Cennamo V.,Unit of Digestive Endoscopy | Luigiano C.,Unit of Gastroenterology and Digestive Endoscopy | Fabbri C.,Unit of Gastroenterology | Maimone A.,Unit of Gastroenterology | And 4 more authors.
Endoscopy | Year: 2012

We present an initial report regarding the clinical usefulness of peroral cholangioscopy, using a new type of cholangioscope, the Polyscope. Peroral cholangioscopy was performed in four patients with strictures after orthotopic liver transplantation (OLT) which were suspected of being ischemic biliary lesions, in three with indeterminate biliary strictures, in three with suspected retained bile duct stones, and in two for evaluation of the intraductal spread of adenomatous tissue after an ampullectomy. In all cases peroral cholangioscopy was performed successfully without complications. On the basis of direct viewing and/or tissue sampling a correct diagnosis was reached in all cases: in all patients who underwent OLT the strictures were not ischemic; the indeterminate strictures were all benign; and, in patients with suspected stones, complete clearance was confirmed. Intraductal spread was confirmed in one patient and excluded in the other. In our experience, peroral cholangioscopy using a Polyscope is a safe and effective method for diagnosing bile duct lesions. © Georg Thieme Verlag KG Stuttgart - New York.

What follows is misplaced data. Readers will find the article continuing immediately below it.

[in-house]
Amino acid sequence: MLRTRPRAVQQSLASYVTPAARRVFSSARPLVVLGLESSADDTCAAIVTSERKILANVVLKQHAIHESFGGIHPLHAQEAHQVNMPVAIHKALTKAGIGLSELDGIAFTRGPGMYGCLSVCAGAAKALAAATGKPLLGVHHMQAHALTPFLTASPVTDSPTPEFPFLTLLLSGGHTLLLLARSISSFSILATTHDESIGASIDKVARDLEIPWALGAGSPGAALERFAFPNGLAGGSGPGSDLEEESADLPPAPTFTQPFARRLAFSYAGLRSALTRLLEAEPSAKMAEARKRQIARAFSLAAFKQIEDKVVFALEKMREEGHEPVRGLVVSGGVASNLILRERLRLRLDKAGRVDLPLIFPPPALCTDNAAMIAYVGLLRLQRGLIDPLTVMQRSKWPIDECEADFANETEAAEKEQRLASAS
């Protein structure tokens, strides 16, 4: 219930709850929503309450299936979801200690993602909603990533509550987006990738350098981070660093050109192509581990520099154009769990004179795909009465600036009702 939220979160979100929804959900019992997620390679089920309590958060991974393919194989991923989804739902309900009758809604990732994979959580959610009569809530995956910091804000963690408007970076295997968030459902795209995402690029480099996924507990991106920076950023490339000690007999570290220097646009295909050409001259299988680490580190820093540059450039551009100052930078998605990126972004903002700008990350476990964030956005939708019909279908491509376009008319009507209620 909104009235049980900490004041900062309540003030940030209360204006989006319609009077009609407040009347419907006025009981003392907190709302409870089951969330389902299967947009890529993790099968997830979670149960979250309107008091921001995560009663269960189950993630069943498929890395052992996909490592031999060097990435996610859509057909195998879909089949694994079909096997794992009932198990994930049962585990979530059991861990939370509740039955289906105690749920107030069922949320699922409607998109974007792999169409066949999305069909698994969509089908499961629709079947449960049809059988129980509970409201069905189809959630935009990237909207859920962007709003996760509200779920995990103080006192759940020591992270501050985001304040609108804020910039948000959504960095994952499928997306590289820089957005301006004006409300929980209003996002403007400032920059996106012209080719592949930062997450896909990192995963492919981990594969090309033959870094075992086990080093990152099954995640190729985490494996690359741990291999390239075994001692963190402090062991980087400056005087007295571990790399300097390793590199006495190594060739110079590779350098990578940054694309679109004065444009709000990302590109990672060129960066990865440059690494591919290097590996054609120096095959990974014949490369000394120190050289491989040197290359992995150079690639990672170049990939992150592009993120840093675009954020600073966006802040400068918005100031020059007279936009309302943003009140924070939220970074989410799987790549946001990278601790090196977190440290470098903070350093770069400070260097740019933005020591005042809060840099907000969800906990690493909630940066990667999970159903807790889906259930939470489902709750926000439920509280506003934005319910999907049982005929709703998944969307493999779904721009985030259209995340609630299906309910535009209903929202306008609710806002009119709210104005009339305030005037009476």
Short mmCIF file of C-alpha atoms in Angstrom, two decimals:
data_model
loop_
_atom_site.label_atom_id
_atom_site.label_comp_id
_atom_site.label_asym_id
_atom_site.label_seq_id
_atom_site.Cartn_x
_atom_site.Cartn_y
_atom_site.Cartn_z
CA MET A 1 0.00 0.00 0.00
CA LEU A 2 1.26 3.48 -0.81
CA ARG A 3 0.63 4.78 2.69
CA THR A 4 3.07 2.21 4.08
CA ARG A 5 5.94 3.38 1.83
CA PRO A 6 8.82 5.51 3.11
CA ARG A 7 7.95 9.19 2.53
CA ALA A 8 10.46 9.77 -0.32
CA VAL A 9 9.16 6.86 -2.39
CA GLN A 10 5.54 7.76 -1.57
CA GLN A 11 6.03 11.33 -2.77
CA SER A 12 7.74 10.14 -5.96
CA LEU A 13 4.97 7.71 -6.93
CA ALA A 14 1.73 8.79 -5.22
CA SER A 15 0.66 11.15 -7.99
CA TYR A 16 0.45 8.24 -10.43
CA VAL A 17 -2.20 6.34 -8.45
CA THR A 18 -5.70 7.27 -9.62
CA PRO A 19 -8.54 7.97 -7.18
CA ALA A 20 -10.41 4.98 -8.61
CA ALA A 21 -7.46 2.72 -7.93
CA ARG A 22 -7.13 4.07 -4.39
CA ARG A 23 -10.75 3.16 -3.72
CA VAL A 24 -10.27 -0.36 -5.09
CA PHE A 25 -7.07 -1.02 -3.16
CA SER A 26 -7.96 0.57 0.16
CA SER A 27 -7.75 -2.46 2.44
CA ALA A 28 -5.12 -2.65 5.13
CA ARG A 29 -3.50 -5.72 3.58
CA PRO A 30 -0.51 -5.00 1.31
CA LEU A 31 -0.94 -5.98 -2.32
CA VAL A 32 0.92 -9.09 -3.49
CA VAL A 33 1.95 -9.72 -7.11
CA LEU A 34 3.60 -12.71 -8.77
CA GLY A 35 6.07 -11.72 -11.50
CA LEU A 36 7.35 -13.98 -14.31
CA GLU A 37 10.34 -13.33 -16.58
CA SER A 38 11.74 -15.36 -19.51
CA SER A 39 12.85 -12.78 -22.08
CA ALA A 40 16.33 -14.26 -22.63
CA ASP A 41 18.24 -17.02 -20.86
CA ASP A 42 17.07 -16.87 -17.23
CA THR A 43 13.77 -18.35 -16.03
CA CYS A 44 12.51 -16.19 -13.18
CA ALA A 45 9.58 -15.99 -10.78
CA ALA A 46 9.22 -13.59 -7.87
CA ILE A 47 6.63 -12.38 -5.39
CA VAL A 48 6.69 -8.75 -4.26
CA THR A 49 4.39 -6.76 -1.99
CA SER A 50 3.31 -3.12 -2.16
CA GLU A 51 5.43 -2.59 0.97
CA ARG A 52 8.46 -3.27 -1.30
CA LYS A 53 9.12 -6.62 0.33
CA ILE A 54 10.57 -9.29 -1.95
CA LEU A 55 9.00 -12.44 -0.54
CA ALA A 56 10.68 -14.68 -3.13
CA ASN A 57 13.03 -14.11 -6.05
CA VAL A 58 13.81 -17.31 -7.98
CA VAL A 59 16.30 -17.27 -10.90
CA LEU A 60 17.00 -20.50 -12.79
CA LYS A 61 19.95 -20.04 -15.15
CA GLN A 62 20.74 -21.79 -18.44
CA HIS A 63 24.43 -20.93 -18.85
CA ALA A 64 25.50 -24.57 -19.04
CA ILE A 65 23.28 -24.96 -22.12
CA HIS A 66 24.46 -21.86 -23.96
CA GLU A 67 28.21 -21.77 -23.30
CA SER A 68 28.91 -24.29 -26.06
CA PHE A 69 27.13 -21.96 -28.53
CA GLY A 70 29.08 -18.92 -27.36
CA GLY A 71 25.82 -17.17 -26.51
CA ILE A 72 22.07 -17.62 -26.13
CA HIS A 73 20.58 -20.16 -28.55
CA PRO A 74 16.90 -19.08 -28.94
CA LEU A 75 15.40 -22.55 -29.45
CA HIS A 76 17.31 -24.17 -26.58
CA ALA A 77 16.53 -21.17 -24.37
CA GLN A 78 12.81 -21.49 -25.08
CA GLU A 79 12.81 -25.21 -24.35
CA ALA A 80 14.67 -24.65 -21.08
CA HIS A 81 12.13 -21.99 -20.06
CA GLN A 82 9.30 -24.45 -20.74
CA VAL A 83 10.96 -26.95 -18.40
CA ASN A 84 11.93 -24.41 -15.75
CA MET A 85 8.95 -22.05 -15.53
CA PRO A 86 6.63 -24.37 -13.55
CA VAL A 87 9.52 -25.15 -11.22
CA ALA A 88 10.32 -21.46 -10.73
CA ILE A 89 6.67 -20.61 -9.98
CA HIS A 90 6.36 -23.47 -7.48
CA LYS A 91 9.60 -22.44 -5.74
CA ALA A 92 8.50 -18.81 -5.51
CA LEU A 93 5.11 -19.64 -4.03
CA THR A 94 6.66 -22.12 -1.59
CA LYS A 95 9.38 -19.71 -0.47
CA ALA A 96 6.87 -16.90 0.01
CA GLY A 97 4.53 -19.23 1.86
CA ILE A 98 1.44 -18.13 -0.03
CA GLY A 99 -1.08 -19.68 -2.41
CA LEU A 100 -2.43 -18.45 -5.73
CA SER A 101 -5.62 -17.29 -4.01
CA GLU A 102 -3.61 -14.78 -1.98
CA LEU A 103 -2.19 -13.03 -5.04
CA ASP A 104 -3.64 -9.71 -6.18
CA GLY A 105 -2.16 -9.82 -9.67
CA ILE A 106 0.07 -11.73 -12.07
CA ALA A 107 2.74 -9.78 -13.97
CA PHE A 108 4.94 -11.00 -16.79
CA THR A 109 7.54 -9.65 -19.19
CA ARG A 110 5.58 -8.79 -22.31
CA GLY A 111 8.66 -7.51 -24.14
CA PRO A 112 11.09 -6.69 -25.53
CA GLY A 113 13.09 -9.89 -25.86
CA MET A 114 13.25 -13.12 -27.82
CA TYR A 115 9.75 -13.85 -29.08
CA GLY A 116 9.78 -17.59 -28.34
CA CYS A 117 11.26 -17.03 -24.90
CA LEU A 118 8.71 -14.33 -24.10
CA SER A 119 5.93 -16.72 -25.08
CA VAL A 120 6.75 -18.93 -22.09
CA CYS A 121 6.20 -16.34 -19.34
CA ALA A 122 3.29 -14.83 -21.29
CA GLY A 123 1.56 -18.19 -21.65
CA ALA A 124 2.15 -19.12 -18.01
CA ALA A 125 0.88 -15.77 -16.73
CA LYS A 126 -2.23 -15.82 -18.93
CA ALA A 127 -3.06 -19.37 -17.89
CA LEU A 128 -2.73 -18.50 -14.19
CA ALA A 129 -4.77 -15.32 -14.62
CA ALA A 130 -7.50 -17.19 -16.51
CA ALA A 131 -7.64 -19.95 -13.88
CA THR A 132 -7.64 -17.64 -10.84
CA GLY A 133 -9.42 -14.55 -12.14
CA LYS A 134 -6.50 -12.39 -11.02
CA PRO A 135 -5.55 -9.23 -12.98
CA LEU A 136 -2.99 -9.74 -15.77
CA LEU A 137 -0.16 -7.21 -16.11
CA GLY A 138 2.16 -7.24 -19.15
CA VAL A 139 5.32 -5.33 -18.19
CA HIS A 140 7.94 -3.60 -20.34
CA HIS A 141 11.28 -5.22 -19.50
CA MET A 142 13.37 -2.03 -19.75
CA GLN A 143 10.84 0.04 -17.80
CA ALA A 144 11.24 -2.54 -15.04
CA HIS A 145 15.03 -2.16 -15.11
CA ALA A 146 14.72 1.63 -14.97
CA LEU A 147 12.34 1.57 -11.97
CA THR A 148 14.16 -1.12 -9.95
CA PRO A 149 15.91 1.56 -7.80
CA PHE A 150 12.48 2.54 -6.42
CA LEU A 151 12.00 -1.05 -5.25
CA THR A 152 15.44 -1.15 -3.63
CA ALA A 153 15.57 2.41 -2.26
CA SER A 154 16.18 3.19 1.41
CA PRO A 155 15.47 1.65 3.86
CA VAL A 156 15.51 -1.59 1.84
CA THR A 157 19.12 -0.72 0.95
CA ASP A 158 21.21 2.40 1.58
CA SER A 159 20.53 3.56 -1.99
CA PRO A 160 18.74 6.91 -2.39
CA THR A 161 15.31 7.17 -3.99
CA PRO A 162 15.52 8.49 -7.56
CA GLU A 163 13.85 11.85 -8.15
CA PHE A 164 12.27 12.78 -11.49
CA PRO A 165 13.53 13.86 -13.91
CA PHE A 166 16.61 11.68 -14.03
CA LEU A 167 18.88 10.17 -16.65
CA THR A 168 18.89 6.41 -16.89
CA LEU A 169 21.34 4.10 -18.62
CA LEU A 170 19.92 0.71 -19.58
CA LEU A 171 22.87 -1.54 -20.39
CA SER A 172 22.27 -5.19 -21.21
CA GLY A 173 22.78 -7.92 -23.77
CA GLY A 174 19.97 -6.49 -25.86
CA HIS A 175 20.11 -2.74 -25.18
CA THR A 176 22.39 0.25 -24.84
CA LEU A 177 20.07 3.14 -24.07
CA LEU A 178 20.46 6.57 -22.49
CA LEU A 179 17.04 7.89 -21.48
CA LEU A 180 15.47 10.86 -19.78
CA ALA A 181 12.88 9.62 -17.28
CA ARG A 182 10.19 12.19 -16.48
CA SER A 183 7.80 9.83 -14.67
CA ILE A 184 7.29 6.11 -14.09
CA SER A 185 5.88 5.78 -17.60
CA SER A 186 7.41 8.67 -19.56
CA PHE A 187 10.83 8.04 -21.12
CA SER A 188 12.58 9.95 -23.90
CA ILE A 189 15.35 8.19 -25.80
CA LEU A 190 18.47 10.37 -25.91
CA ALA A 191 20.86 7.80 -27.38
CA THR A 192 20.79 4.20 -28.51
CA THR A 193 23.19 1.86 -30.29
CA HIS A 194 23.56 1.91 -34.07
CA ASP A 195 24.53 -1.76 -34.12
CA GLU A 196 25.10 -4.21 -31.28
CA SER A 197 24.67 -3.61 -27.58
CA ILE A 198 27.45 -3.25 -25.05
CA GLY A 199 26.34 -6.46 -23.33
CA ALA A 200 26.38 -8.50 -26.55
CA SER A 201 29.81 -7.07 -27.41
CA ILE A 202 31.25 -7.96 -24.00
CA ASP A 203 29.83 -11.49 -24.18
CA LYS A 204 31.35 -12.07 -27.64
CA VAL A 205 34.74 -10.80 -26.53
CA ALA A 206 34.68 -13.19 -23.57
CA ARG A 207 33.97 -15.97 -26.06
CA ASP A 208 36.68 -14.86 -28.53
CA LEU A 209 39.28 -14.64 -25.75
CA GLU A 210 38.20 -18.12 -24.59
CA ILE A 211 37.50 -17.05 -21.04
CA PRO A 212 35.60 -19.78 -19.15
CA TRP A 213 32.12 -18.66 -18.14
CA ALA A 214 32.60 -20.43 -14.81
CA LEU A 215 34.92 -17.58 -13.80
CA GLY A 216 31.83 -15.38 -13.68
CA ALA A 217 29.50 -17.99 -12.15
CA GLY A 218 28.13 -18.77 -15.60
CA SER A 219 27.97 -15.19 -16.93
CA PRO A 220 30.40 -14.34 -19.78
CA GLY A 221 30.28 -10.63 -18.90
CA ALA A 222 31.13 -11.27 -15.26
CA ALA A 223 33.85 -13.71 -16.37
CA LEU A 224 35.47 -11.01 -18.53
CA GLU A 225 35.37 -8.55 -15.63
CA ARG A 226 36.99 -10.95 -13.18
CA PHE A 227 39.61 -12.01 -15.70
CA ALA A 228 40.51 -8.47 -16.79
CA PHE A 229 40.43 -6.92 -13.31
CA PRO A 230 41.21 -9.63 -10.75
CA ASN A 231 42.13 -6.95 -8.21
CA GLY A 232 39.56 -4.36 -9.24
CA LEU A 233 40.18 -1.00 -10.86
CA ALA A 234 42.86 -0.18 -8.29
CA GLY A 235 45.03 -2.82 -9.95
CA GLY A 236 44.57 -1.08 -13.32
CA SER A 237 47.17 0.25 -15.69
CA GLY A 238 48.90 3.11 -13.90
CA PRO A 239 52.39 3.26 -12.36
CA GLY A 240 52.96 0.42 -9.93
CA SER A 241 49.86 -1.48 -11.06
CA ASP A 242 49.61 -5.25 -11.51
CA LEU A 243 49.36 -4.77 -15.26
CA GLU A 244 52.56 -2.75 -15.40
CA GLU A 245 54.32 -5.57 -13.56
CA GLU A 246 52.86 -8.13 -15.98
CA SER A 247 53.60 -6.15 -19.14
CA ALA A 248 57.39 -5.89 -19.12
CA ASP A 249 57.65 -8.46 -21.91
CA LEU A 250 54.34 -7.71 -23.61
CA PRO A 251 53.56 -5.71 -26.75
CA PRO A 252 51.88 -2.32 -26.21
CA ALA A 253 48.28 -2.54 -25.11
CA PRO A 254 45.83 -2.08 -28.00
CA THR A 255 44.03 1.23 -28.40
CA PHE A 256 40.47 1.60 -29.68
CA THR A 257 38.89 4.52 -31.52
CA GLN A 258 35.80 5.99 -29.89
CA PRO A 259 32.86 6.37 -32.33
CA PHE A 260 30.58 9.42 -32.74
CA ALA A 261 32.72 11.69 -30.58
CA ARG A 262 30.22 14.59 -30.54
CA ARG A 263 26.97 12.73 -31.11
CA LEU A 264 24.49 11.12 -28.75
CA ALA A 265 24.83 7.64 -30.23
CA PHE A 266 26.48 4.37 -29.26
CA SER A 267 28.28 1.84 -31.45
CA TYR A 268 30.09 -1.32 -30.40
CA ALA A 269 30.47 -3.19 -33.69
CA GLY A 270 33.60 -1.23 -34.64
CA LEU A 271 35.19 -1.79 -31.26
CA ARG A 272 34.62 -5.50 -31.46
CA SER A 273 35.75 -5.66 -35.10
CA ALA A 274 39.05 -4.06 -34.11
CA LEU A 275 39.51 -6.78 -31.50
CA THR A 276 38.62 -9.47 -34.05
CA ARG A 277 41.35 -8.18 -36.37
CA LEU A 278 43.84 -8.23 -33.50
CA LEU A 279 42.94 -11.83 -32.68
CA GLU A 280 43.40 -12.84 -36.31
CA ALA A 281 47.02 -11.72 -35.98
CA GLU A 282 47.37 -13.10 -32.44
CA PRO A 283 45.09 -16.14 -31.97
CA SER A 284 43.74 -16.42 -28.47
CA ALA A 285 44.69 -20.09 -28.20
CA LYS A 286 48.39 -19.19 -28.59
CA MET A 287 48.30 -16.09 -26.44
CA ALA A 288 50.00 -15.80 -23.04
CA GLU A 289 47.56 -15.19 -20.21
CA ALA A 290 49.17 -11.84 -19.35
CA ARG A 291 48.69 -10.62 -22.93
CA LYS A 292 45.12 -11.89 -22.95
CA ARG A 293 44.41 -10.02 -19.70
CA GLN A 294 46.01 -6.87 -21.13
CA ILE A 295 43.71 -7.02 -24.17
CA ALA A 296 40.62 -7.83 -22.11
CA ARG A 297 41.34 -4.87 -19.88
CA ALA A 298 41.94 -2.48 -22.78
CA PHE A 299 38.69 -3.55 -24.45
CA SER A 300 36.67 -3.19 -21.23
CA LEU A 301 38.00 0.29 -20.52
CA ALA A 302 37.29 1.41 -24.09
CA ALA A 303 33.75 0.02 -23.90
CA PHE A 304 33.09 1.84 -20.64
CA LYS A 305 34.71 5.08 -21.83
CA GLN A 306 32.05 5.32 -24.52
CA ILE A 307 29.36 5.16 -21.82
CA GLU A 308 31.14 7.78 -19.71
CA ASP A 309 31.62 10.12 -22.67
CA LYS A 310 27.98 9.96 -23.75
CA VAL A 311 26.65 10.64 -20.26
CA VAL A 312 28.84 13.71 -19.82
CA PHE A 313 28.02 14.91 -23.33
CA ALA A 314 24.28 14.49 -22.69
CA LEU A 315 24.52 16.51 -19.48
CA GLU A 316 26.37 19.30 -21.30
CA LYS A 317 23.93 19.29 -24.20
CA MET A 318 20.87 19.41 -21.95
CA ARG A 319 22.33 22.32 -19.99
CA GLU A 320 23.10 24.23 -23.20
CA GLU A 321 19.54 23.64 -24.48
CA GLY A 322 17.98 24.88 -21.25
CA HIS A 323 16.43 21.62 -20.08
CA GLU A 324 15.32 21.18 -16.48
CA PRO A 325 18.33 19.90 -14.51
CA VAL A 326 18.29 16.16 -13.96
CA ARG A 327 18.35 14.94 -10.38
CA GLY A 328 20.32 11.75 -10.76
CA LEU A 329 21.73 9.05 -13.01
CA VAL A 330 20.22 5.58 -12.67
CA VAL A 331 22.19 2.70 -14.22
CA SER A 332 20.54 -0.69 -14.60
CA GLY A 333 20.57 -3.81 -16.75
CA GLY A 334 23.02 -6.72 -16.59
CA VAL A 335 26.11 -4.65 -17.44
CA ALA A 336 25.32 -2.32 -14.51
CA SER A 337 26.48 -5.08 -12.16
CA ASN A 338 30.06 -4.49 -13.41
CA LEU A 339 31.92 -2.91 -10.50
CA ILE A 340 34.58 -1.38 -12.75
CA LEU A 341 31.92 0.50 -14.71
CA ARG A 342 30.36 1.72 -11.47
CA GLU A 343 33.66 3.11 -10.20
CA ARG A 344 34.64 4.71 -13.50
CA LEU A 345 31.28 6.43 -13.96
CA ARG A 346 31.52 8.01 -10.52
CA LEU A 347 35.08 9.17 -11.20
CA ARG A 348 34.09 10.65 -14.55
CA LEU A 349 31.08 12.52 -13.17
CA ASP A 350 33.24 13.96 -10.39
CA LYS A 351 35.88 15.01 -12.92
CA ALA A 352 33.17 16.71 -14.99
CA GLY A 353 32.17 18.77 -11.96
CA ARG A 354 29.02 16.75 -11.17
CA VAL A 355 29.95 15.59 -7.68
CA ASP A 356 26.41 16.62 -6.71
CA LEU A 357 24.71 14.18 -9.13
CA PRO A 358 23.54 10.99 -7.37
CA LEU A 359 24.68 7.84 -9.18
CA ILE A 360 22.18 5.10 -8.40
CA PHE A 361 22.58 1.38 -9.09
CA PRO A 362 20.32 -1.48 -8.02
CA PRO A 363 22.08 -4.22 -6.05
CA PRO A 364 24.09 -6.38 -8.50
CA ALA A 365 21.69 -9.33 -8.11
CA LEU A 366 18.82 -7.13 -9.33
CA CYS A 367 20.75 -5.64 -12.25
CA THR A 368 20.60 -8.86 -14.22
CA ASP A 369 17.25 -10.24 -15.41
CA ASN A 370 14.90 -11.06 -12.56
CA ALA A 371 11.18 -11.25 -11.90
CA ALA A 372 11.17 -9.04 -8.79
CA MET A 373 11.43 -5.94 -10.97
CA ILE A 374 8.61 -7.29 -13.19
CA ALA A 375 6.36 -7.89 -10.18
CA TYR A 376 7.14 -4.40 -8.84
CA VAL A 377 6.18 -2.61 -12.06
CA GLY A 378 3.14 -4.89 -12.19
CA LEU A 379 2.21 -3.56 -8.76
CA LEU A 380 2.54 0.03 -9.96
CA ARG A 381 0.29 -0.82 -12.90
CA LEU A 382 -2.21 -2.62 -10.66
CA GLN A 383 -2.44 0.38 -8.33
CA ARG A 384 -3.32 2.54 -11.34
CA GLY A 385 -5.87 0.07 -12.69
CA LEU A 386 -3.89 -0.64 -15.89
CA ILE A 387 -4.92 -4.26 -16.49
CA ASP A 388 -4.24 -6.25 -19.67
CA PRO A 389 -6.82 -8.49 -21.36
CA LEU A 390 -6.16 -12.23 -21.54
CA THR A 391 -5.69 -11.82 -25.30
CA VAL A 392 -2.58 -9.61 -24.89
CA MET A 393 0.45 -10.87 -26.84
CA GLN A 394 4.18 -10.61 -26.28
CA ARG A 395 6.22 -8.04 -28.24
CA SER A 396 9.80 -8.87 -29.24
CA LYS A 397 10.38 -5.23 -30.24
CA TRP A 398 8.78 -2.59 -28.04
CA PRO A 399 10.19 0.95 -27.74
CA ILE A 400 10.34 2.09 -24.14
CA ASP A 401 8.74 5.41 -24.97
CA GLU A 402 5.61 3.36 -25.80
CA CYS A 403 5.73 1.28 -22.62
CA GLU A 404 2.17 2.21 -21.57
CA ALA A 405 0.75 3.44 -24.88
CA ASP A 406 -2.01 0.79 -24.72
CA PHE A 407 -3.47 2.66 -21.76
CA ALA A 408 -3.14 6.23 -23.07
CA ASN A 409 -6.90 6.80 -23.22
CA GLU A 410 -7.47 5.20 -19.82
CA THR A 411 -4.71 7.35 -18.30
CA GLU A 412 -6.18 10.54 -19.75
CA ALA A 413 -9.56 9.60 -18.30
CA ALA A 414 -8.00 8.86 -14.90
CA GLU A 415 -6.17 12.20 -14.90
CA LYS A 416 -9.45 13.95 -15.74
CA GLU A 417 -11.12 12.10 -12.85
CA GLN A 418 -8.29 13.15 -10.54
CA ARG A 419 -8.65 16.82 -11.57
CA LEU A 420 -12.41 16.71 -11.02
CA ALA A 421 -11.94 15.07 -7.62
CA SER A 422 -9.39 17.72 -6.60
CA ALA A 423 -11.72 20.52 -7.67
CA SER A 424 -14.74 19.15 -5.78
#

Fabbri C.,Unit of Gastroenterology and Digestive Endoscopy | Luigiano C.,Unit of Gastroenterology and Digestive Endoscopy | Cennamo V.,University of Bologna | Polifemo A.M.,Unit of Gastroenterology and Digestive Endoscopy | And 5 more authors.
Endoscopy | Year: 2012

Endoscopic ultrasound-guided transmural drainage (EUS-GTD) has become the standard procedure for treating symptomatic pancreatic fluid collections. The aim of this series was to evaluate the efficacy and safety of covered self-expanding metal stent (CSEMS) placement for treating infected pancreatic fluid collections. From January 2007 to May 2010, 22 patients (18 M/4F; mean age 56.9) with infected pancreatic fluid collections (mean size, 13.2 cm) at two Italian centers were evaluated for EUS-GTD. In 20 of the 22 patients, EUS-GTD with CSEMS placement was indicated. Early complications occurred in two patients: one patient developed a superinfection, which was managed conservatively, and one experienced stent migration and superinfection, and was managed surgically. The CSEMSs were removed without difficulty in 18 patients after a median of 26 days, while stent removal failed in one patient due to inflammatory tissue ingrowth; instead it was removed during surgery performed for renal cancer. Clinical success was achieved without additional intervention in 17 patients during a mean follow-up of 610 days; only one symptomatic recurrence was observed. In our experience, EUS-GTD with CSEMS placement appears safe for the treatment of infected pancreatic fluid collections. © Georg Thieme Verlag KG Stuttgart New York.

Discover hidden collaborations